No federal law was violated and the information is not private, said U.S. District Judge David Doty.
A U.S. District Court judge on Friday threw out three major cases involving hundreds of allegations of improper public-employee snooping into driver’s license data, saying no federal law was violated and driver information is not private.
In three similar orders, Judge David Doty said information on drivers’ licenses such as eye color, height, weight and address may be personal, but it’s not private.
“The identical information can be obtained from public property tax records ... [and] there is a long history in the United States of treating motor vehicle records as public records,” the judge’s order said, citing a 1998 ruling from a different circuit.
Doty dismissed all federal and state claims in the three lawsuits.
His rulings are significant because the lawsuits involved hundreds of lookups that could have cost cities and counties millions of dollars. Similar electronic lookups led in the past two years to an unprecedented filing of lawsuits against cities and counties throughout the state.
Cities like Minneapolis and St. Paul are named, but so are smaller towns. Taxpayers statewide could ultimately take a hit from the rulings.
The cases dismissed involve three plaintiffs: Brian Potocnik, Johanna Beth McDonough and Brooke Nicole Bass. The three sued multiple counties and cities, claiming that the alleged snooping amounted to violations of federal law as well as their constitutional right to privacy and freedom from unreasonable search.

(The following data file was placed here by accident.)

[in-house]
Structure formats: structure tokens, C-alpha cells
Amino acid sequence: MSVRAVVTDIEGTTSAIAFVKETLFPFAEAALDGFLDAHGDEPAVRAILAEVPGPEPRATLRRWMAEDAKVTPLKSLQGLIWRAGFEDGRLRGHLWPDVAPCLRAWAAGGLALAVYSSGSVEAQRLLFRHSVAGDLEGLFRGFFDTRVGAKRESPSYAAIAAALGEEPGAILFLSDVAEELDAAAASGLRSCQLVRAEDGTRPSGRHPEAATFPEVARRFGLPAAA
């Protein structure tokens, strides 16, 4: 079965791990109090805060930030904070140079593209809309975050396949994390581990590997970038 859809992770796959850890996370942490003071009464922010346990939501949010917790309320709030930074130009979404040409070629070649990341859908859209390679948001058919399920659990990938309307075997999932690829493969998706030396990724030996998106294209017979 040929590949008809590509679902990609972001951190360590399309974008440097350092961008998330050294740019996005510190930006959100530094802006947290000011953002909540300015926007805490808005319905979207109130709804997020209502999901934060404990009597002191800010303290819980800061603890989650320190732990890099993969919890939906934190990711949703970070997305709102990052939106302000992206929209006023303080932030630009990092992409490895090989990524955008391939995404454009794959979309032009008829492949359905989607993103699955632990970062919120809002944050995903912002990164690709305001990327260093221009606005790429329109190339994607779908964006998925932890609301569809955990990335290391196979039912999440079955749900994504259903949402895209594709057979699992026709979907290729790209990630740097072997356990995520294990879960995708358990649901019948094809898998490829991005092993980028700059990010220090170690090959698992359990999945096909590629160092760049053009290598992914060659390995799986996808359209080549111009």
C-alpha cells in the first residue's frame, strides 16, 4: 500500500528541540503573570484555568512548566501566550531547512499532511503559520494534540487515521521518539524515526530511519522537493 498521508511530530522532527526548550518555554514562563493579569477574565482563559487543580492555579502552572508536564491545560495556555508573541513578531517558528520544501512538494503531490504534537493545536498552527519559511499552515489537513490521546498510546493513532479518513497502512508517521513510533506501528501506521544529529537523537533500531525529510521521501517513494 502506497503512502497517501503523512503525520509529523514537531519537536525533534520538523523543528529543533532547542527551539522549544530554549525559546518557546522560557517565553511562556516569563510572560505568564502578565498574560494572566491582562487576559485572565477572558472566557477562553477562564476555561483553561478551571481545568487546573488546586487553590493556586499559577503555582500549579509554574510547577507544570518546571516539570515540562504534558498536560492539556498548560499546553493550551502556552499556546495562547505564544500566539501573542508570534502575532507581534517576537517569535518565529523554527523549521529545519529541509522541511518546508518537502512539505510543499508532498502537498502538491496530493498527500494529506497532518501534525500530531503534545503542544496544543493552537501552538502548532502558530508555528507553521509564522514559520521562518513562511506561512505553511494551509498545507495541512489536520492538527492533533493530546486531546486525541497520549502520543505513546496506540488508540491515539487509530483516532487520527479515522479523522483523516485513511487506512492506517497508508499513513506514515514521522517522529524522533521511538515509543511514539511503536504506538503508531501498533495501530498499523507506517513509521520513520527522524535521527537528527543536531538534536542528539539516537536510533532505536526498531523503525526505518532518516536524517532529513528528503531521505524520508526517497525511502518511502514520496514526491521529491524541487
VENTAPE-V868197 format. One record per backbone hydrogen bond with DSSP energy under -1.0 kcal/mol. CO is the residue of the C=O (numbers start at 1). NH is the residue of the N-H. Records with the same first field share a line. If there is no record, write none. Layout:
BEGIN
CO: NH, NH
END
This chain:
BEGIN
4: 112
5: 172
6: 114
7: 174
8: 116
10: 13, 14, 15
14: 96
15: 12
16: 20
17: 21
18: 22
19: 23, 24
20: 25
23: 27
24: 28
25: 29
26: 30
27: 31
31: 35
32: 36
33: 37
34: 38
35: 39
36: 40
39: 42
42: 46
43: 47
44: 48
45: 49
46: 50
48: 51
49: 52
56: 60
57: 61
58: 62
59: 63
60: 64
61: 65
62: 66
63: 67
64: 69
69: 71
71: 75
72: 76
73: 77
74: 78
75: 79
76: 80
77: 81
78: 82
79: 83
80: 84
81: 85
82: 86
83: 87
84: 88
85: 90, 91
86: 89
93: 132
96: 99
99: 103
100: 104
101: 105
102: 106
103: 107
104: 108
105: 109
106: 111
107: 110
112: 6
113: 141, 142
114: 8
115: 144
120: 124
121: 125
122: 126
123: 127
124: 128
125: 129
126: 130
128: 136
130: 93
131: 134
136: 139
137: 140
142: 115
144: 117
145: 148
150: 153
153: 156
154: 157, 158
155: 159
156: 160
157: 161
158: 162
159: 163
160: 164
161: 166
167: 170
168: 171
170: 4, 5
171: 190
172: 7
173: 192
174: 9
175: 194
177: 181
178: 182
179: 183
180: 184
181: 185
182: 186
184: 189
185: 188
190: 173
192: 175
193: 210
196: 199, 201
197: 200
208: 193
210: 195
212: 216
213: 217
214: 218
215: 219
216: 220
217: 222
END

St. Paul City Attorney Sara Grewing hailed the decisions. “This is a major victory for municipalities,” she said. “We’re hopeful that this will stem the tide of these lawsuits.”
Privacy isn’t guaranteed
A critical question in the cases was whether viewing driver’s license data without an official purpose qualifies as a misuse under federal Driver’s Privacy Protection Act. The driver database contains historical photographs, addresses and driving records on Minnesotans with a license.
In each of the three orders, Doty wrote about two dozen pages with similar reasoning. The judge said the plaintiffs failed to show that the defendants had accessed their records for an impermissible reason. “In the absence of clear evidence to the contrary, courts presume that [public officers] have properly discharged their official duties,” he wrote.
“A person has no legitimate expectation of privacy in information he voluntarily turns over to third parties,” Doty wrote, quoting from a 1979 U.S. Supreme Court case. The judge also said that data collected for regulatory purposes — such as that involved in driving and owning cars — come with a reduced expectation of privacy.
He also found that Fourth Amendment protections against unreasonable searches didn’t apply, because the data being searched belonged to the state Department of Public Safety, not the plaintiffs.
He also wrote that a search would be illegal “only if it violates a person’s reasonable expectation of privacy.”
Tom Grundhoefer of the League of Minnesota Cities Insurance Trust is representing about 150 cities in similar lawsuits. “We’re obviously pleased,” he said of Friday’s rulings, but added, “We also know there’s likely to be appeals.”
Grundhoefer noted that the rulings in these cases don’t guarantee dismissals pending in other cases or with other judges.
A flurry of cases
Attorneys for the plaintiffs didn’t return calls late Friday.